This ground remained their home ground for eleven years. After these years the club made a move again, this time to the 'Campo de Ciudad Lineal', a small ground with a capacity of 8,000 spectators. This time, it would only be a short stay, because after only twelve months the club moved again. This new ground would make a longer appearance. The 'Estadio Chamartín' was inaugurated on the 17th of May 1923 with a match of Real Madrid against Newcastle United. In this stadium, which hosted 22,500 spectators, Real Madrid celebrated their first Spanish league titles.

After those successes, the in 1943 elected president Don Santiago de Bernabeu decided that the Estadio de Chamartin wasn't big enough for the ambitions of the club. A new stadium had to be built, which was inaugurated on the 14th of December 1947. This was the 'Estadio Santiago Bernabeu' as we know it today, although it didn't acquire this name until 1955. The first match that was being played in the new stadium was between Real Madrid and OS Belenenses (3-1). Sabino Barinaga scored the first goal in the new stadium. The initial capacity was 75,300.

In 1953, a first extension to the stadium was realized with the addition of a third tier. This increased the capacity to an overwhelming 120,000.

At the same time a great team was formed in Madrid that would win many trophies in the next years. One of these trophies was won in their own Santiago Bernabeu; their second European Cup against Fiorentina (2-0). In the next years more European Cup finals would be played in the stadium (1969: AC Milan-Ajax & 1980: Nottingham Forest-HSV). The first official match of the Spanish national team in the Santiago Bernabeu was played in the year 1964 (Spain-USSR).

Due to the upcoming World Cup championships in 1982 the stadium had to be renovated again. This decreased the capacity to a mere 90,000.

The matches in pool B (Germany, Spain & England) and the final between Italy and Germany (3-1) were played in the Bernabeu stadium.

In 1992 the stadium was extended again to a capacity over 100,000 (106,500). At the same the exterior of the stadium was renovated, which resulted in the exterior as we know it today, including the remarkable entrance towers at the corners.

This new increase in capacity led to a harsh competition with rival FC Barcelona about which stadium could host the most spectators. This battle was ultimately lost by Real Madrid in the season 1998/1999 when all standing places had to be converted into seats according to UEFA rules. This led to a capacity decrease to 74,300.

A new renovation has almost been finished at the moment. This renovation of the east stand has increased the capacity to 80,000 and has made the stadium totally covered.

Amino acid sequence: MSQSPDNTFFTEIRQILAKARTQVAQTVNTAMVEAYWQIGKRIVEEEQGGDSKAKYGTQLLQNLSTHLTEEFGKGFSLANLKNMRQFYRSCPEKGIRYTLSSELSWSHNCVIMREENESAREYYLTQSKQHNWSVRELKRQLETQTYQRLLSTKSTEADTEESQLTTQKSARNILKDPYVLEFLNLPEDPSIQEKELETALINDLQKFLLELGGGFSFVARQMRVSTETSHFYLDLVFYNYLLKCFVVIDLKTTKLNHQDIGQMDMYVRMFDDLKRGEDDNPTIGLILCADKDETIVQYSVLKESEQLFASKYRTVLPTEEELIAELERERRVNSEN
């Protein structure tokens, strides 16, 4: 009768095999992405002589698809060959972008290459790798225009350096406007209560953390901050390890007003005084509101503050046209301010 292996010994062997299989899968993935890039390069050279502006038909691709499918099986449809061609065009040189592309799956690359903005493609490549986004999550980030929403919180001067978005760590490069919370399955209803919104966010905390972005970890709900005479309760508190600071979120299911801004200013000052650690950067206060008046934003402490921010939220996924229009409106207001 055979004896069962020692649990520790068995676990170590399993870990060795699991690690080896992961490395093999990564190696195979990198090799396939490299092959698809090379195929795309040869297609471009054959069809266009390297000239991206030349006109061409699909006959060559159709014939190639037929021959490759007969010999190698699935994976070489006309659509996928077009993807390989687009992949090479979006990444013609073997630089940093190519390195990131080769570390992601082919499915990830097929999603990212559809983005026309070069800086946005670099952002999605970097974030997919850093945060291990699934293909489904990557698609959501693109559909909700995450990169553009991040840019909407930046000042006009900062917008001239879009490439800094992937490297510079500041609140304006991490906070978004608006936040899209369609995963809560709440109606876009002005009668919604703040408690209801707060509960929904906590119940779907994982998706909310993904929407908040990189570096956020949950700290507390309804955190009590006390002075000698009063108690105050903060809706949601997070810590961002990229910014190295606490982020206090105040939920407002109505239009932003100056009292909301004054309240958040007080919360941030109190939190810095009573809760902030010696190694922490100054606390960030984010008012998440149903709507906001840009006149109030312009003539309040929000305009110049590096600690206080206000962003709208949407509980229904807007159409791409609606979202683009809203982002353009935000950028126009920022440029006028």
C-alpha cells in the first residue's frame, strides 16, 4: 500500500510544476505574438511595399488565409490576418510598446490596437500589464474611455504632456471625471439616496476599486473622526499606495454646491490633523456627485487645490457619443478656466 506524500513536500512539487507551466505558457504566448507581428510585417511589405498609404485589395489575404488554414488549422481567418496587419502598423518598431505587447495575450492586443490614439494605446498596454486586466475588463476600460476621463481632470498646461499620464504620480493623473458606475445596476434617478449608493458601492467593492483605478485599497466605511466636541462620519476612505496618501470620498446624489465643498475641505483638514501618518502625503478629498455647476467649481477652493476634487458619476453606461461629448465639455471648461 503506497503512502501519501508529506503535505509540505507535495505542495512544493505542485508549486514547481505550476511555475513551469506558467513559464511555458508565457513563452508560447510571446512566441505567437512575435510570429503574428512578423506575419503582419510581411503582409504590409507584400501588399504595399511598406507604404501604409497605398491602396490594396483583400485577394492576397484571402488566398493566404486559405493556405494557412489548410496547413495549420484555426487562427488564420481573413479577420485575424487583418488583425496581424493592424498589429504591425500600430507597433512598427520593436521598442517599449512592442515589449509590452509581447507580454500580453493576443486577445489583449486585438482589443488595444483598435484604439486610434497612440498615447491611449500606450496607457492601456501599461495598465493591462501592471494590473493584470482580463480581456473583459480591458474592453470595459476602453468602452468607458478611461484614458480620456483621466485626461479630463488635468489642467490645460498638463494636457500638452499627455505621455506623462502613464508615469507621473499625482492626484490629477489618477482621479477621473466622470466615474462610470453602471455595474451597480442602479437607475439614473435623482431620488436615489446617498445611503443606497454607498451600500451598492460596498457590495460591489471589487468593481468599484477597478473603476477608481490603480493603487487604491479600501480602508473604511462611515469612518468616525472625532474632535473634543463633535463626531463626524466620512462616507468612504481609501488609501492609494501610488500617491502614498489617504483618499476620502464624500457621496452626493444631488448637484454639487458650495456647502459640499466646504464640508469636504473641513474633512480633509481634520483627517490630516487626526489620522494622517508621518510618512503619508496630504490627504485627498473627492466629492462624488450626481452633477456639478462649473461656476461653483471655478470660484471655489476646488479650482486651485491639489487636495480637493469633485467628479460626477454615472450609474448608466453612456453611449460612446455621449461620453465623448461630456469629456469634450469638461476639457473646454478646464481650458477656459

The ex-president of Real Madrid, Florentino Perez, announced in 2005, before quitting the club, a proposal to construct a retractable roof on the stadium. The construction has not yet started.

Honours

Domestic

La Liga
Winners (31 - record): 1931–32, 1932–33, 1953–54, 1954–55, 1956–57, 1957–58, 1960–61, 1961–62, 1962–63, 1963–64, 1964–65, 1966–67, 1967–68, 1968–69, 1971–72, 1974–75, 1975–76, 1977–78, 1978–79, 1979–80, 1985–86, 1986–87, 1987–88, 1988–89, 1989–90, 1994–95, 1996–97, 2000–01, 2002–03, 2006–07, 2007–08
Runners-up (17): 1928-29, 1933-34, 1934-35, 1935-36, 1941-42, 1944-45, 1958-59, 1959-60, 1965-66, 1980-81, 1982-83, 1983-84, 1991-92, 1992-93, 1998-99, 2004-05, 2005-06

Copa del Rey
Winners (17): 1904–05, 1905–06, 1906–07, 1907–08, 1916–17, 1933–34, 1935–36, 1945–46, 1946–47, 1961–62, 1969–70, 1973–74, 1974–75, 1979–80, 1981–82, 1988–89, 1992–93
Runners-up (19): 1902-03, 1915-16, 1917-18, 1923-24, 1928-29, 1929-30, 1932-33, 1939-40, 1942-43, 1957-58, 1959-60, 1960-61, 1967-68, 1978-79, 1982-83, 1989-90, 1991-92, 2001-02, 2003-04

Supercopa de España
Winners (7): 1988, 1989*, 1990, 1993, 1997, 2001, 2003
Runners-up (3): 1982, 1995, 2007
Won Copa del Rey and La Liga)

Copa de la Liga
Winners (1): 1984–85
Runners-up (1): 1982-83

European

UEFA Champions League
Winners (9 - record): 1955–56*, 1956–57, 1957–58, 1958–59, 1959–60, 1965–66, 1997–98, 1999–00, 2001–02.
Runners-up (3): 1961-62, 1963-64, 1980-81
(* First ever winners)

Intercontinental Cup
Winners (3): 1960, 1998, 2002
Runners-up (2): 1966, 2000

UEFA Cup
Winners (2): 1984–85, 1985–86

UEFA Cup Winners' Cup
Runners-up (2): 1970-71, 1982-83

UEFA Supercup
Winners (1): 2002
Runners-up (2): 1998, 2000

_________________